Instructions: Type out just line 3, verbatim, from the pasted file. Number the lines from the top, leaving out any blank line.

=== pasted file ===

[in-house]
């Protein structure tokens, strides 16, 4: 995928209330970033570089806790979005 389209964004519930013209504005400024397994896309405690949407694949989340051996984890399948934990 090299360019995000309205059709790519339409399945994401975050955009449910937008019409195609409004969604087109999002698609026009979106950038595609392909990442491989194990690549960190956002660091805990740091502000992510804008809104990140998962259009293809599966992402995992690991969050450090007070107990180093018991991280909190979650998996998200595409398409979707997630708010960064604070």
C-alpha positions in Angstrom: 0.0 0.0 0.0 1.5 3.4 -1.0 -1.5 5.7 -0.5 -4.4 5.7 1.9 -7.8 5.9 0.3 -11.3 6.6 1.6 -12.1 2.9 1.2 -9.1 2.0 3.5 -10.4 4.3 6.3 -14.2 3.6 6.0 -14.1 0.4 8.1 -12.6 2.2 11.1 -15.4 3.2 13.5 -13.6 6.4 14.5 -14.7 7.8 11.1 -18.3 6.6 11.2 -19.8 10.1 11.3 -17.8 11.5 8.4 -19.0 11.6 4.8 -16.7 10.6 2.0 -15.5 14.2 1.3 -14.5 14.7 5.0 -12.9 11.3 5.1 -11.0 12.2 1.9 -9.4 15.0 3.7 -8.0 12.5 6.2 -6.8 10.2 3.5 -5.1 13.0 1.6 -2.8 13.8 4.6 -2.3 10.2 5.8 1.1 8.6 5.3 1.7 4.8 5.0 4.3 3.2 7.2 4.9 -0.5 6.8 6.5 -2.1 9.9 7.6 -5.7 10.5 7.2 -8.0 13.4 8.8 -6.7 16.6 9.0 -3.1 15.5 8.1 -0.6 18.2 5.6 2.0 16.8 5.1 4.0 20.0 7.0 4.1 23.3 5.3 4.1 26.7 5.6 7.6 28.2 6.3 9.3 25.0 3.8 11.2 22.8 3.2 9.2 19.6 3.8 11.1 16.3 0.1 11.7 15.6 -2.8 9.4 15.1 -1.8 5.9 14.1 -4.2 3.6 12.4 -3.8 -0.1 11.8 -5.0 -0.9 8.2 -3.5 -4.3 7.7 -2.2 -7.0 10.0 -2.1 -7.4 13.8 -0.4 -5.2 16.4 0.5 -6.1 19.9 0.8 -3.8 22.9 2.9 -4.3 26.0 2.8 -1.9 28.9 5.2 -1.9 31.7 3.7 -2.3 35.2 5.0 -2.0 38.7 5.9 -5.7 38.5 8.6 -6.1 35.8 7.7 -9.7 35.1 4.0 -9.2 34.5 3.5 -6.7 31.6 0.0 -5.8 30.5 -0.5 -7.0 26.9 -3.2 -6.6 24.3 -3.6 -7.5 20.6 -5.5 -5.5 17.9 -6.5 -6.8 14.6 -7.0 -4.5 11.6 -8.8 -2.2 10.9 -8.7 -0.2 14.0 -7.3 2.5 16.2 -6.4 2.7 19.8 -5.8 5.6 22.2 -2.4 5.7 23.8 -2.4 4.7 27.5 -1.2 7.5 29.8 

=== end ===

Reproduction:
C-alpha positions in Angstrom: 0.0 0.0 0.0 1.5 3.4 -1.0 -1.5 5.7 -0.5 -4.4 5.7 1.9 -7.8 5.9 0.3 -11.3 6.6 1.6 -12.1 2.9 1.2 -9.1 2.0 3.5 -10.4 4.3 6.3 -14.2 3.6 6.0 -14.1 0.4 8.1 -12.6 2.2 11.1 -15.4 3.2 13.5 -13.6 6.4 14.5 -14.7 7.8 11.1 -18.3 6.6 11.2 -19.8 10.1 11.3 -17.8 11.5 8.4 -19.0 11.6 4.8 -16.7 10.6 2.0 -15.5 14.2 1.3 -14.5 14.7 5.0 -12.9 11.3 5.1 -11.0 12.2 1.9 -9.4 15.0 3.7 -8.0 12.5 6.2 -6.8 10.2 3.5 -5.1 13.0 1.6 -2.8 13.8 4.6 -2.3 10.2 5.8 1.1 8.6 5.3 1.7 4.8 5.0 4.3 3.2 7.2 4.9 -0.5 6.8 6.5 -2.1 9.9 7.6 -5.7 10.5 7.2 -8.0 13.4 8.8 -6.7 16.6 9.0 -3.1 15.5 8.1 -0.6 18.2 5.6 2.0 16.8 5.1 4.0 20.0 7.0 4.1 23.3 5.3 4.1 26.7 5.6 7.6 28.2 6.3 9.3 25.0 3.8 11.2 22.8 3.2 9.2 19.6 3.8 11.1 16.3 0.1 11.7 15.6 -2.8 9.4 15.1 -1.8 5.9 14.1 -4.2 3.6 12.4 -3.8 -0.1 11.8 -5.0 -0.9 8.2 -3.5 -4.3 7.7 -2.2 -7.0 10.0 -2.1 -7.4 13.8 -0.4 -5.2 16.4 0.5 -6.1 19.9 0.8 -3.8 22.9 2.9 -4.3 26.0 2.8 -1.9 28.9 5.2 -1.9 31.7 3.7 -2.3 35.2 5.0 -2.0 38.7 5.9 -5.7 38.5 8.6 -6.1 35.8 7.7 -9.7 35.1 4.0 -9.2 34.5 3.5 -6.7 31.6 0.0 -5.8 30.5 -0.5 -7.0 26.9 -3.2 -6.6 24.3 -3.6 -7.5 20.6 -5.5 -5.5 17.9 -6.5 -6.8 14.6 -7.0 -4.5 11.6 -8.8 -2.2 10.9 -8.7 -0.2 14.0 -7.3 2.5 16.2 -6.4 2.7 19.8 -5.8 5.6 22.2 -2.4 5.7 23.8 -2.4 4.7 27.5 -1.2 7.5 29.8 